Boyhood Days – In the second chapter, the reader learns the importance of naming oneself as a means of reaffirming freedom and the extent to which freedmen and women would go to reunite their families. After families had reunited and named themselves, they would then seek out employment (usually far from their former masters). The reader learns the story behind the author's name: Booker Taliaferro Washington. The second chapter also gives an account of cruel child labour on the mines at the city of Malden. Furthermore, Booker is badly attracted towards education and oscillates between the extensive schedule of the day's work and the school. The second chapter also describes the role of Booker's mother and her character. She was very much supporting to him and would fulfill his needs at any cost.
The Struggle for Education – Washington struggles, in this chapter, to earn enough money to reach and remain at Hampton Institute. That was his first experience related to the importance of willingness to do manual labor. This is the first introduction of General Samuel C. Armstrong
Helping Others – Conditions at Hampton are discussed in this chapter, as well as Washington's first trip home from school. He returns early from vacation to aid teachers in the cleaning of their classrooms. When Washington returns the next summer, he is elected to teach local students, young and old, through a night school, Sunday school, and private lessons. This chapter also gives the first mention of groups such as the Ku Klux Klan.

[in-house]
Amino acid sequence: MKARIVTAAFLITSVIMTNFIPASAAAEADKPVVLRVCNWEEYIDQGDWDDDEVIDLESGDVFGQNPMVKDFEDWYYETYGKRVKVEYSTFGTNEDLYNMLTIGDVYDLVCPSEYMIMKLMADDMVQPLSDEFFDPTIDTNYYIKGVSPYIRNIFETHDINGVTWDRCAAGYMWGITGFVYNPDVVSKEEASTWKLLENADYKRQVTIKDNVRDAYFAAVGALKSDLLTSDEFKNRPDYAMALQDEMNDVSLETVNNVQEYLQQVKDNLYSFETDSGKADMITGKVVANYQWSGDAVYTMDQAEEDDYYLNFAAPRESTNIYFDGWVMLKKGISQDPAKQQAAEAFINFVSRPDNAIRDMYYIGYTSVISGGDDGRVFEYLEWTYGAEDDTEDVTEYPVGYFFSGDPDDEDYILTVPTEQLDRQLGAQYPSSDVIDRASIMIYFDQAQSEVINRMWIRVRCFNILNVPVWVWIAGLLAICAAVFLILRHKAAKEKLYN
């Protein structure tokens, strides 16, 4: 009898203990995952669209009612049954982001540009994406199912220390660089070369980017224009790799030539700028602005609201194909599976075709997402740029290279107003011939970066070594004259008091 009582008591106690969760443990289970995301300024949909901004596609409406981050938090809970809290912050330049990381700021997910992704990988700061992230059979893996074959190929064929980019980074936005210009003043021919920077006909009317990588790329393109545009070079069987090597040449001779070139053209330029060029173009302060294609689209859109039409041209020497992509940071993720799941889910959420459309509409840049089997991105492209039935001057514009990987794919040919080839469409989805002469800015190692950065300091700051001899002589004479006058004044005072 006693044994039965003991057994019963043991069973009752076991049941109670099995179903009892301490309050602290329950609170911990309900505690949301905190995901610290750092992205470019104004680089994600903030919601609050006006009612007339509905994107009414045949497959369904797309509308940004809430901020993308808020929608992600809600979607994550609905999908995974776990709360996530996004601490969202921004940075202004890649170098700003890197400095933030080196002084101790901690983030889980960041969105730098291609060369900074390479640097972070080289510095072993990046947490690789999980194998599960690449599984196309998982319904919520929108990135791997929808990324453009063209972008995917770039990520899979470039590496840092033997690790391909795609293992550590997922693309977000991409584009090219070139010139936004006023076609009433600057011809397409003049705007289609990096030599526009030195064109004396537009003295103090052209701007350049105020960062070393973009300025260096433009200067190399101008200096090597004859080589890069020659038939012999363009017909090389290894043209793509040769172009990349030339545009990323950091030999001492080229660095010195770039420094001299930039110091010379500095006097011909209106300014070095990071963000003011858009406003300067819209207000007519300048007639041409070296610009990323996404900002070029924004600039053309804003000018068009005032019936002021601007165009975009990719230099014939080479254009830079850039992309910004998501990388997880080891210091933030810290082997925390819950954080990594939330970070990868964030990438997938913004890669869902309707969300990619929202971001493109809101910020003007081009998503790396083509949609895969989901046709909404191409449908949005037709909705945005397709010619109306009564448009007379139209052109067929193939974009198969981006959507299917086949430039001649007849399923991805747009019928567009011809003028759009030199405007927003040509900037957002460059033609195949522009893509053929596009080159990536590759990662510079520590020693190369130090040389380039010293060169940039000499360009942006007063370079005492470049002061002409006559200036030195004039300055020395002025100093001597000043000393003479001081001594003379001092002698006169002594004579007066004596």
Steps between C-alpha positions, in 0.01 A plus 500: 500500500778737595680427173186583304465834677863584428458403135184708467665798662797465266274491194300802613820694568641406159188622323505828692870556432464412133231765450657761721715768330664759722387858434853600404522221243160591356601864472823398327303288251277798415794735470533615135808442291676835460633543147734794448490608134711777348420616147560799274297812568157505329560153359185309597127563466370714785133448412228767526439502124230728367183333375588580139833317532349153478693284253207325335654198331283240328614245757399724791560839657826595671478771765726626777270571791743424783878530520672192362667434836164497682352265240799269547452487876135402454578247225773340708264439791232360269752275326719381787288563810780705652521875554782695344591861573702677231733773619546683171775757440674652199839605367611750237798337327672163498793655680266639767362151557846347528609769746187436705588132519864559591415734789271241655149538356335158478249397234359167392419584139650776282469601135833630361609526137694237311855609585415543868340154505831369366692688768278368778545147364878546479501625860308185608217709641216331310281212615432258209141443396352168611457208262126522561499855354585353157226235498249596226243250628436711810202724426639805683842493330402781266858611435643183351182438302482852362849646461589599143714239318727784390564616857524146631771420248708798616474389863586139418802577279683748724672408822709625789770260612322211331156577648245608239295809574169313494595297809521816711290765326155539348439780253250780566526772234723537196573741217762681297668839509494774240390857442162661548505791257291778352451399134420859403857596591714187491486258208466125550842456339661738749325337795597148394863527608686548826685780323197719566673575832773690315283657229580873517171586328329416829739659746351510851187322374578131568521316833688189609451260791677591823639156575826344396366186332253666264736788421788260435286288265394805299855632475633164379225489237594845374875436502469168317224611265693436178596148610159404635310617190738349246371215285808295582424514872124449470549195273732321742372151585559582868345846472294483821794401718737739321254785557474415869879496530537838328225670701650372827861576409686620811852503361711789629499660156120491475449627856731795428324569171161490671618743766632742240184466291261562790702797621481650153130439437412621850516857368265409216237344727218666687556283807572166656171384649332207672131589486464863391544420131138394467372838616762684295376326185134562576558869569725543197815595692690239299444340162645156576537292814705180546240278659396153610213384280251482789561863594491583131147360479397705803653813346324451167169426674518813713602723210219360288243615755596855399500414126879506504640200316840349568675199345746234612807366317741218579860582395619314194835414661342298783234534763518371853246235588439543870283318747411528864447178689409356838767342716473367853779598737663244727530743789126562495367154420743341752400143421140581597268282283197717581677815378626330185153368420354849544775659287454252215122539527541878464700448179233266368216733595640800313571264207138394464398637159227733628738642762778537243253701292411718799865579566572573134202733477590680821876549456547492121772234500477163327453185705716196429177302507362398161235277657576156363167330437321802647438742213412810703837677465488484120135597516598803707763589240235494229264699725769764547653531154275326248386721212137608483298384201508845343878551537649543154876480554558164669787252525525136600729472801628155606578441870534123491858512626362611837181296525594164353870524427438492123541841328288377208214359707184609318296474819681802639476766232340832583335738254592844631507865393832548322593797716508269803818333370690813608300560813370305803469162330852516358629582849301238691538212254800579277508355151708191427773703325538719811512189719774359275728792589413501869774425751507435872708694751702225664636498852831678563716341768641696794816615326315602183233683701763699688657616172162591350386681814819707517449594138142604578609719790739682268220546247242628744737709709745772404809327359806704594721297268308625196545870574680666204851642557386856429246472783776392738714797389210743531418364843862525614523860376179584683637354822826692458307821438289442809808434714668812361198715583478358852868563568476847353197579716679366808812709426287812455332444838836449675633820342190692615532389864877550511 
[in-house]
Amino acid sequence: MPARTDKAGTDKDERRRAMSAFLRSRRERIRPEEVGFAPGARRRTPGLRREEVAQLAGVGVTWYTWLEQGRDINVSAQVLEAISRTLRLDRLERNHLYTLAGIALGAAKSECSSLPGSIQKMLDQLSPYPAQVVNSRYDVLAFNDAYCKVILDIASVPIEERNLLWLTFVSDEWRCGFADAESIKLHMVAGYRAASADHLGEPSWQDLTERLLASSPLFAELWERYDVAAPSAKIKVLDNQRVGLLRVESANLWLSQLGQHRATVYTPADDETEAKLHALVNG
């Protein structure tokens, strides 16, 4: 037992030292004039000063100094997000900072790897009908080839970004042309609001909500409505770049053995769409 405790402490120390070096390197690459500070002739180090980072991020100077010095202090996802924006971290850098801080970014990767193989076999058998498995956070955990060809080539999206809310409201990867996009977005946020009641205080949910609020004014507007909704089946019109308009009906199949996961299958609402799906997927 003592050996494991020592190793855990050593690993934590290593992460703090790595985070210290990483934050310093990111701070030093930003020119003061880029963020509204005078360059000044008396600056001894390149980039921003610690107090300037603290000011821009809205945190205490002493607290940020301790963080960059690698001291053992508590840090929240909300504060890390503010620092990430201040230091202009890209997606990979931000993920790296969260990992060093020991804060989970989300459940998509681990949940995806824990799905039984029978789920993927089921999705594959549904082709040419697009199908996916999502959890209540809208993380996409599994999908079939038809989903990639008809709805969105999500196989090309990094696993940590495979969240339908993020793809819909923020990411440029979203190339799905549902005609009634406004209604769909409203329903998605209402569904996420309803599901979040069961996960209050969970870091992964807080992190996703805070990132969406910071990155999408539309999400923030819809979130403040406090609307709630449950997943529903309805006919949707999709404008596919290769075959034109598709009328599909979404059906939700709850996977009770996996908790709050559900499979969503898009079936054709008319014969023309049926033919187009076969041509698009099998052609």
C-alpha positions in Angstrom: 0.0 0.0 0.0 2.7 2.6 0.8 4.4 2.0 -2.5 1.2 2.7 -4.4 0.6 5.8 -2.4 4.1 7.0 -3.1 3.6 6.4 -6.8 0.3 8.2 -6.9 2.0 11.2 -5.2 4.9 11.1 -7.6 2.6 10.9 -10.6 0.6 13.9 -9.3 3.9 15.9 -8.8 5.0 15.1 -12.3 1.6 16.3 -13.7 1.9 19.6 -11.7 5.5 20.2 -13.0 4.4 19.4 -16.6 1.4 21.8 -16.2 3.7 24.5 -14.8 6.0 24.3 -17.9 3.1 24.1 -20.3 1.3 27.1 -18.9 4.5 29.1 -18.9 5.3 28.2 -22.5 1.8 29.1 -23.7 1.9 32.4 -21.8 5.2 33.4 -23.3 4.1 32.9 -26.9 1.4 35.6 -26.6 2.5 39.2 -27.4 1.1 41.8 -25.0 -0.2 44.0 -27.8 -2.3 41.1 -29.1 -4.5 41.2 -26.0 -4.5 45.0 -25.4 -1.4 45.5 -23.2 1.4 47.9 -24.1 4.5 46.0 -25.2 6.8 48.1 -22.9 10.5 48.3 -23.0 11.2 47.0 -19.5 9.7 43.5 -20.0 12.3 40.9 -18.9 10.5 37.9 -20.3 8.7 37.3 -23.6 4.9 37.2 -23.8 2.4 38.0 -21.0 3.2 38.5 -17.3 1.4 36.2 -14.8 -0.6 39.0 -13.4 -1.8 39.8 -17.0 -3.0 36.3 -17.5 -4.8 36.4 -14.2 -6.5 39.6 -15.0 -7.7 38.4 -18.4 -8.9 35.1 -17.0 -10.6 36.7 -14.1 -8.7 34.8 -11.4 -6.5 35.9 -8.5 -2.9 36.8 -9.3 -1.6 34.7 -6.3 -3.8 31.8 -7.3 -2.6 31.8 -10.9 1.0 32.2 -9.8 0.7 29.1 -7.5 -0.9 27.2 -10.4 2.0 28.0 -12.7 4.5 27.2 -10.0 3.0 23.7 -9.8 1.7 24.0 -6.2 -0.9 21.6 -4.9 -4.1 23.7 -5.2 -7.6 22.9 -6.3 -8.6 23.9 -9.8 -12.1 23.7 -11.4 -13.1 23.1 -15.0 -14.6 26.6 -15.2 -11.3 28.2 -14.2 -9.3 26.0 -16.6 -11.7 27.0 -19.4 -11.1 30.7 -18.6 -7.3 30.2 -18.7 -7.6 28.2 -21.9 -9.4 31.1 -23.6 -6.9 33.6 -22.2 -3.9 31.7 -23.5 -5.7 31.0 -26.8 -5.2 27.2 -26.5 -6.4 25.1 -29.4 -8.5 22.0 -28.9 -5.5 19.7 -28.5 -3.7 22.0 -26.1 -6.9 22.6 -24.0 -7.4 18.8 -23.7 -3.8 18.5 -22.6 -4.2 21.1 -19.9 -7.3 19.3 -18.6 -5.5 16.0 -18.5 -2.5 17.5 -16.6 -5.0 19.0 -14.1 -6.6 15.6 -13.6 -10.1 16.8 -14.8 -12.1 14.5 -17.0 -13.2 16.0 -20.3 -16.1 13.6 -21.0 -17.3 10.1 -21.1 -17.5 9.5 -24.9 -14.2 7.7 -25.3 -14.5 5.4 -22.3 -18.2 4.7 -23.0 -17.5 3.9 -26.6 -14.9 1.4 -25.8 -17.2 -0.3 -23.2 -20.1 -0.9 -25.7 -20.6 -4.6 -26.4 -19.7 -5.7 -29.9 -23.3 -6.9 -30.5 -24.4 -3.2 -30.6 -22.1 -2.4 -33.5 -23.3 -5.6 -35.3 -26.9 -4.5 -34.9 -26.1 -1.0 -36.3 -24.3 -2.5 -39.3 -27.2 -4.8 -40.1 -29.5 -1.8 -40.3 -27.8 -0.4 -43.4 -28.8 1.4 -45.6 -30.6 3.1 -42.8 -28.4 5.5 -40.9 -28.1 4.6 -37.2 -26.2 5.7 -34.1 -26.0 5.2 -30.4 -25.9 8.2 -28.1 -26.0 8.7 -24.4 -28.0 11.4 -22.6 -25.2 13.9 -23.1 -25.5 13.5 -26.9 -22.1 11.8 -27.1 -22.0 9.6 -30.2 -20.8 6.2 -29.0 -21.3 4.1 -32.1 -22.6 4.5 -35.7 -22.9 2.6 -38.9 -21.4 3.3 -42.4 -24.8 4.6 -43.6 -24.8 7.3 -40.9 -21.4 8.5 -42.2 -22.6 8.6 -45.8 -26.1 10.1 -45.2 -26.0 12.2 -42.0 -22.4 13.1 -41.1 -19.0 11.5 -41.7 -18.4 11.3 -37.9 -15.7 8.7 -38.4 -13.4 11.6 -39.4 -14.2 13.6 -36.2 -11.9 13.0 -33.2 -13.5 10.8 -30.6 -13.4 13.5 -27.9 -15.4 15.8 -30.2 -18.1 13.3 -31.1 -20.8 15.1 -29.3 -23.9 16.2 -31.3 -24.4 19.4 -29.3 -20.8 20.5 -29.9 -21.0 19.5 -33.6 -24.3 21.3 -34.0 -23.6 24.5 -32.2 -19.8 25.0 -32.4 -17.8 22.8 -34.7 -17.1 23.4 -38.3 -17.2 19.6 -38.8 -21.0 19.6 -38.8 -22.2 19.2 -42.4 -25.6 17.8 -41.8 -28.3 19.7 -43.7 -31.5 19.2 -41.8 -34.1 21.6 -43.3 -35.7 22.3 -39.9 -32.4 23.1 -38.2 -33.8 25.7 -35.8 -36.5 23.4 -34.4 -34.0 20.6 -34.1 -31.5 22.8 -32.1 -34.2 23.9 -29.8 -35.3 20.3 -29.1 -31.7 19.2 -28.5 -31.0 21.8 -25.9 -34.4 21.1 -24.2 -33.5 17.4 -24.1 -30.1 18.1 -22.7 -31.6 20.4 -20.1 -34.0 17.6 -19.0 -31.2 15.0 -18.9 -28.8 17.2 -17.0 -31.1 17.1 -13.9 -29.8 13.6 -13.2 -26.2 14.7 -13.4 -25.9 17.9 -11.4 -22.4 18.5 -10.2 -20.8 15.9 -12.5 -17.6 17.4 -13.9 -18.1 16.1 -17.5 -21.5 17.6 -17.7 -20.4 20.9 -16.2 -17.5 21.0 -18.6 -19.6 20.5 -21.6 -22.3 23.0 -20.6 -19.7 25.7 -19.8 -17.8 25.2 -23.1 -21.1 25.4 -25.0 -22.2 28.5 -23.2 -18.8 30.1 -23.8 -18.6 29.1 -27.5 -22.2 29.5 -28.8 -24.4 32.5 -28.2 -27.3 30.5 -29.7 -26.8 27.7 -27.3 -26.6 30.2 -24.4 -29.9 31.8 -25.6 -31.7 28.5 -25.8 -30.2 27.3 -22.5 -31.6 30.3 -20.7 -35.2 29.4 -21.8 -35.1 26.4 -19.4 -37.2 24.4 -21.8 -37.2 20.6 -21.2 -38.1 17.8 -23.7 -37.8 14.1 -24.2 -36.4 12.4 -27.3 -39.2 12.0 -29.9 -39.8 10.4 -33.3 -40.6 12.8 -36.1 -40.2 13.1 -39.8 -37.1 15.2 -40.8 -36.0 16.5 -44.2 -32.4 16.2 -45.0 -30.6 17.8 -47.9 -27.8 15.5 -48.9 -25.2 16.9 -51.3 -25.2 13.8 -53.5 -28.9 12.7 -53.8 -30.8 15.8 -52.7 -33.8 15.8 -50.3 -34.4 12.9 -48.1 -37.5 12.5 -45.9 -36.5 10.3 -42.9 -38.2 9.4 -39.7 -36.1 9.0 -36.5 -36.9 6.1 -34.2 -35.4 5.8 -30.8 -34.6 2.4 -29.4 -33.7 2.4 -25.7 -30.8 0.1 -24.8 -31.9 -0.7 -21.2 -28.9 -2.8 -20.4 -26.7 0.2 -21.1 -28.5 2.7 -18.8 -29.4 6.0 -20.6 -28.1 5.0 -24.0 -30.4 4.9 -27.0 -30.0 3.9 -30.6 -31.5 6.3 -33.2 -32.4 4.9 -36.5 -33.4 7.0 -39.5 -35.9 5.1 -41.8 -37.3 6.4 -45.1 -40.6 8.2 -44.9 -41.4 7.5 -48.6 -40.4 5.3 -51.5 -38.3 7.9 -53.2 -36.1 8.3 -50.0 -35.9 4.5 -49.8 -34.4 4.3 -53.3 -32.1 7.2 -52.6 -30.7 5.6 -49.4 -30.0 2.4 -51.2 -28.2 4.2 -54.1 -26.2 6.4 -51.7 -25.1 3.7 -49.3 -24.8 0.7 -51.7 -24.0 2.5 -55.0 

The Reconstruction Period (1867-1878) – Washington paints an image of the South during Reconstruction, with several assessments of Reconstruction projects including: education, vocational opportunities, and voting rights. He speaks of the Reconstruction policy being built on "a false foundation." He seeks to play a role in forming a more solid foundation based upon "the hand, head, and heart."
Black Race and Red Race – General Armstrong calls Washington back to Hampton Institute for the purpose of instructing and advising a group of young Native-American men. Washington speaks about different instances of racism against Native Americans and African Americans. Washington also begins a night school at this time.
Early Days at Tuskegee – Once again General Armstrong is instrumental in encouraging Washington's next project: the establishment of a normal school for African Americans in Tuskegee, Alabama. He describes the conditions in Tuskegee and his work in building the school: "much like making bricks without straw. Washington also outlines a typical day in the life of an African American living in the country at this time.
Teaching School in a Stable and a Hen-house – Washington details the necessity of a new form of education for the children of Tuskegee, for the typical New England education would not be sufficient to affect uplift. Here is also the introduction of long-time partners, George W. Campbell and Lewis Adams, and future wife, Olivia A. Davidson; these individuals felt similarly to Washington in that mere book-learning would not be enough. The goal was established to prepare students of Tuskegee to become teachers, farmers, and overall moral people.